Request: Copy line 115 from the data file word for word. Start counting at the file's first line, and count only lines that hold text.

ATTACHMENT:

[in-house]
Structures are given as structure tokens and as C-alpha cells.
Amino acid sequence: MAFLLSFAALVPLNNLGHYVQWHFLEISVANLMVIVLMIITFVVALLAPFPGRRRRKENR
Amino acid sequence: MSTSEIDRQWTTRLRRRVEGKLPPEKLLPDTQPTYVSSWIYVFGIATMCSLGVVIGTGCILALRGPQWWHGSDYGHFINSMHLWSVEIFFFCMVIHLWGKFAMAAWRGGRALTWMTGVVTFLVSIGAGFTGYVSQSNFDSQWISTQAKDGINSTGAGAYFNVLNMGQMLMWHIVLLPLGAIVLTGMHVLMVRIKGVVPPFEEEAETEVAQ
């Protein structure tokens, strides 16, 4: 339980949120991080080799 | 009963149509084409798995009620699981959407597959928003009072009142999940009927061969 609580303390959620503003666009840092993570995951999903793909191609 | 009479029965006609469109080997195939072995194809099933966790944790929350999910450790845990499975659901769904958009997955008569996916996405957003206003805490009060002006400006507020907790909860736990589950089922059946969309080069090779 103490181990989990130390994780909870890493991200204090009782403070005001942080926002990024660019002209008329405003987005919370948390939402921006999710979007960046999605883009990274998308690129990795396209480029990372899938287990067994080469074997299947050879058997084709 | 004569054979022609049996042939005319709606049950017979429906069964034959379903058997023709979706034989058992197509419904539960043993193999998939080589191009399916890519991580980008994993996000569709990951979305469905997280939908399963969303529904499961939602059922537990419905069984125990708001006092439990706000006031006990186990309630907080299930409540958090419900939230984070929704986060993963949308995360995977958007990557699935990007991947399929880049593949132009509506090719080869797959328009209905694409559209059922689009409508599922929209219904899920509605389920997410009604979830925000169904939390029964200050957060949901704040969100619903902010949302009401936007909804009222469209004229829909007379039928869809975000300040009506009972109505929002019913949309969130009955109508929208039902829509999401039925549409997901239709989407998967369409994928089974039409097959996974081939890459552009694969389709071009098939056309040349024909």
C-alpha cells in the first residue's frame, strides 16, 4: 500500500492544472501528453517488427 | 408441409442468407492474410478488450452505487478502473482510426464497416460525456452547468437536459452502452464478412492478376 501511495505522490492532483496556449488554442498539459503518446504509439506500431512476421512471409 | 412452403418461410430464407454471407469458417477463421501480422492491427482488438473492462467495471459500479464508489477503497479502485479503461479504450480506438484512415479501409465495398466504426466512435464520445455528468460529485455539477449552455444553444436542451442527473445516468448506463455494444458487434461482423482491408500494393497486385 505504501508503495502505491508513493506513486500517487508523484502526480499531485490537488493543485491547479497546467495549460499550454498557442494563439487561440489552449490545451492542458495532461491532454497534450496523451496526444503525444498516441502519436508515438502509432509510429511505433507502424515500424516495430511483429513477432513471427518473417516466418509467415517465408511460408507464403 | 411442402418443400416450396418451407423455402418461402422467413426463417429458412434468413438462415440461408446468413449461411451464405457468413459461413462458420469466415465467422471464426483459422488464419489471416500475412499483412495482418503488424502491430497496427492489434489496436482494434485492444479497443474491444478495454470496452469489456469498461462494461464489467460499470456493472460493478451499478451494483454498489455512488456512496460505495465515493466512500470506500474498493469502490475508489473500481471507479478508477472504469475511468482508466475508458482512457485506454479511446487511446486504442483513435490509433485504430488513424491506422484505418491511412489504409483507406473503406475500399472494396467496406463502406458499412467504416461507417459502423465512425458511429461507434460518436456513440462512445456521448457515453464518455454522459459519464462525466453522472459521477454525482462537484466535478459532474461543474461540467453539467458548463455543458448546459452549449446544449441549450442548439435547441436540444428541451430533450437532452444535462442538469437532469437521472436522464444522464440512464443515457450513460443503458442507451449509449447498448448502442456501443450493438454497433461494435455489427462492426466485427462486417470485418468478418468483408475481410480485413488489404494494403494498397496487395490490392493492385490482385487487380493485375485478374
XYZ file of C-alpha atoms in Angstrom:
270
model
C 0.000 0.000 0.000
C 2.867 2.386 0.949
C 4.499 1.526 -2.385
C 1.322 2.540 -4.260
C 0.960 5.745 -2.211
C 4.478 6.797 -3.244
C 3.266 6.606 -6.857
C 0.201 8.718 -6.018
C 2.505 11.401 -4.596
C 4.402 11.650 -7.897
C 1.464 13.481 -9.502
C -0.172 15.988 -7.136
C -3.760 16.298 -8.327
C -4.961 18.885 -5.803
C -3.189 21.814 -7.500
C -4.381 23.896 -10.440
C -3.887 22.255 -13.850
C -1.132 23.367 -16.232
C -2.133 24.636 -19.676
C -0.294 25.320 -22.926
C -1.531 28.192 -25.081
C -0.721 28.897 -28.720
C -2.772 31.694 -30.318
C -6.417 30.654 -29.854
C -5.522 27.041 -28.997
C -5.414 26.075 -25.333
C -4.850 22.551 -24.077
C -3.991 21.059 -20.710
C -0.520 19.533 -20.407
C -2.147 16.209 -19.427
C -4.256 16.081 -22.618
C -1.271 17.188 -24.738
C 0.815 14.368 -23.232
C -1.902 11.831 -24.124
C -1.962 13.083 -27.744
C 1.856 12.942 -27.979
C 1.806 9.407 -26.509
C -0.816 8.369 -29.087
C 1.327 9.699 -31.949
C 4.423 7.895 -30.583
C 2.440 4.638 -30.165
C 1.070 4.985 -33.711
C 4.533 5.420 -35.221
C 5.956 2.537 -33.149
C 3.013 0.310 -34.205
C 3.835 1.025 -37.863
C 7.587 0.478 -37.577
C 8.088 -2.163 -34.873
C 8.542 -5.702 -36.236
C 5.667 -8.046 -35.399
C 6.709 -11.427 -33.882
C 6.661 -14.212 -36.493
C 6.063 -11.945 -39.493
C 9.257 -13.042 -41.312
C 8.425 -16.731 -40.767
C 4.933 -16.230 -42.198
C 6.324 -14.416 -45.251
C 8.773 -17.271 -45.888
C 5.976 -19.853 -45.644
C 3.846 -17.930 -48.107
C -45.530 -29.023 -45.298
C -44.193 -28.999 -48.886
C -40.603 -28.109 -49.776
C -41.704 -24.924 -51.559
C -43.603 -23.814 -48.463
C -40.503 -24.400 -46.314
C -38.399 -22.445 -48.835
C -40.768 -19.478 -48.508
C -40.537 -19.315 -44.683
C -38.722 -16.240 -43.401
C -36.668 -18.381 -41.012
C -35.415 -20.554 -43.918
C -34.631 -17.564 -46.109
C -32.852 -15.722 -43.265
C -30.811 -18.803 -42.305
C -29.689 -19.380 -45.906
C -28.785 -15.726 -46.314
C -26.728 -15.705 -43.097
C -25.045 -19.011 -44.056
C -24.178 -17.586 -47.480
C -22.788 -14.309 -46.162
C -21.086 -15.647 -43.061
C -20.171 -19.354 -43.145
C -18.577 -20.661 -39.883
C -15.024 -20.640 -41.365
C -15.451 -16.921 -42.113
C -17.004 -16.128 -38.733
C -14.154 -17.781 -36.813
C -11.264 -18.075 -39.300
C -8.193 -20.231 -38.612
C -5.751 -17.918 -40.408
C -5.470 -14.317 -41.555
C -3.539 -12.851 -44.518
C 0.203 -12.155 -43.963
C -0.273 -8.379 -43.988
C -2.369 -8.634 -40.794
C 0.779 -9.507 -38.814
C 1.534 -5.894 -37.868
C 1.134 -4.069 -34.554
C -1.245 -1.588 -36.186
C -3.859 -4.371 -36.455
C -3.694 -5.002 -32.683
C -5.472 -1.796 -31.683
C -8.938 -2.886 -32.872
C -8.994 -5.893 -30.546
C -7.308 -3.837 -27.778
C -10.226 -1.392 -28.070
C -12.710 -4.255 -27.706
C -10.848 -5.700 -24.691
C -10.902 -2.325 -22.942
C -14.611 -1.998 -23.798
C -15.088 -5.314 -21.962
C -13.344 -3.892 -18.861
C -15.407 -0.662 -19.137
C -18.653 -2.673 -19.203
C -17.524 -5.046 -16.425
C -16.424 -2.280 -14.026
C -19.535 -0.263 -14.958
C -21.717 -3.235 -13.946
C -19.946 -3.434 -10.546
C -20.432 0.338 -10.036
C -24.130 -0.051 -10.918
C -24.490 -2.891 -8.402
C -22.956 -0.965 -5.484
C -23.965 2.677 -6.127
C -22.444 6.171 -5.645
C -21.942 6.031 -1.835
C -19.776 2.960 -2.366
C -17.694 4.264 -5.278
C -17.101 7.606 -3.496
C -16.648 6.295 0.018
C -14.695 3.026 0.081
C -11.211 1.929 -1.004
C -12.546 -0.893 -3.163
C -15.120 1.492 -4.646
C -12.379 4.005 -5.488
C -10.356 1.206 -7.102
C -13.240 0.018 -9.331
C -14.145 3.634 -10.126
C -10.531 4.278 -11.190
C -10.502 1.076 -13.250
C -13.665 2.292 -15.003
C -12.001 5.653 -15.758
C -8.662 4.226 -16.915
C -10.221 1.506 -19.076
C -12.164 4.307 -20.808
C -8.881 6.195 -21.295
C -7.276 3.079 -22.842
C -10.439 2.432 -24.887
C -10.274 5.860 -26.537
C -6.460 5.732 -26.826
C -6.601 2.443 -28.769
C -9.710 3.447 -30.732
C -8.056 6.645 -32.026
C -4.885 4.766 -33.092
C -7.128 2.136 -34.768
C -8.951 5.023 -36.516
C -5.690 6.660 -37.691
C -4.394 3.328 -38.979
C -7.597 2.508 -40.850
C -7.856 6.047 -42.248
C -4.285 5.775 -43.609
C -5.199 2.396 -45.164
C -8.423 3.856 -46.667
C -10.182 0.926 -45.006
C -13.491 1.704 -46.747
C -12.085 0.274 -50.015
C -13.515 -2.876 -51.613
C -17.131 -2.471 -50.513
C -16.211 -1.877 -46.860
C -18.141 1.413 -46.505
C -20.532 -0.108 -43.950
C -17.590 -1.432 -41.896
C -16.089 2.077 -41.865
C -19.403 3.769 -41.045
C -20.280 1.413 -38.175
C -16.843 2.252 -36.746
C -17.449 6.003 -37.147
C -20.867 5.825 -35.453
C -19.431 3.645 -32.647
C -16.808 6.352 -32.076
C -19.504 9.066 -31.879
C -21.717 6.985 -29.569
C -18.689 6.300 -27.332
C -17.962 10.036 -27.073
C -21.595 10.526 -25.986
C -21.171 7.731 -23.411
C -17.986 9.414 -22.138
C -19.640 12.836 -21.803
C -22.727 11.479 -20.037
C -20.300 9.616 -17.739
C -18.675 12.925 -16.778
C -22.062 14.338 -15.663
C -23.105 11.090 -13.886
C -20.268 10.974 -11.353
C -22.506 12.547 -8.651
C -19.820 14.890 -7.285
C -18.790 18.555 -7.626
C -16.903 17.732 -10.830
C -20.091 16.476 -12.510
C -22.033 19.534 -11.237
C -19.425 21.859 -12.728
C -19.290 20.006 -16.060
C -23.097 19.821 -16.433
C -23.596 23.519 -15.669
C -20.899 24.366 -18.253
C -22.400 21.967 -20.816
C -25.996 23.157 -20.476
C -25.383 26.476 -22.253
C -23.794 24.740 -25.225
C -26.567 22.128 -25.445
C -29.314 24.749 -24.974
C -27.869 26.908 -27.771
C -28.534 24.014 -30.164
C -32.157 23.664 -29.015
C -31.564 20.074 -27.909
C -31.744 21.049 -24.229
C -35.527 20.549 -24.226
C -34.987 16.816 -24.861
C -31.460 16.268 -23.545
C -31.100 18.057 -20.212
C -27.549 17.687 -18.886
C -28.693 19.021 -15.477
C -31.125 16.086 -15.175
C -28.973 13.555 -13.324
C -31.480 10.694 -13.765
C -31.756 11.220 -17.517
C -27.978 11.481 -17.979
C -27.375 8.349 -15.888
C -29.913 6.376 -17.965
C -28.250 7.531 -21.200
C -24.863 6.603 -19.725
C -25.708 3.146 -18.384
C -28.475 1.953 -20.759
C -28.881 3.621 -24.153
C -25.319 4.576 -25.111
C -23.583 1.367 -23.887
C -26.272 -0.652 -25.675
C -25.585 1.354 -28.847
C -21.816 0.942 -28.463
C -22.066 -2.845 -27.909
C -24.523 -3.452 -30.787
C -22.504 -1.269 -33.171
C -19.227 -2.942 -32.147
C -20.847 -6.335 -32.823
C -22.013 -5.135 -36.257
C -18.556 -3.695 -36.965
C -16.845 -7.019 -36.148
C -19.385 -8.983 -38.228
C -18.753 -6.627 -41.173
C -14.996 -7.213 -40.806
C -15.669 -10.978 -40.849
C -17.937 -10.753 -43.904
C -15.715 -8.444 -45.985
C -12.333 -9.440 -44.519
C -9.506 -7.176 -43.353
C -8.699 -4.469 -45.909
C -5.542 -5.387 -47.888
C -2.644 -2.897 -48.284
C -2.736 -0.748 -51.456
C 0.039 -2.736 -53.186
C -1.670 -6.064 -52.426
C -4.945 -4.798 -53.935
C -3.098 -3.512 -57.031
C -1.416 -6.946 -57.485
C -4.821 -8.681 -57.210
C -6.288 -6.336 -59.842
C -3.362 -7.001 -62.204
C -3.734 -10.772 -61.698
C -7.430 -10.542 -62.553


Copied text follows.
C -7.308 -3.837 -27.778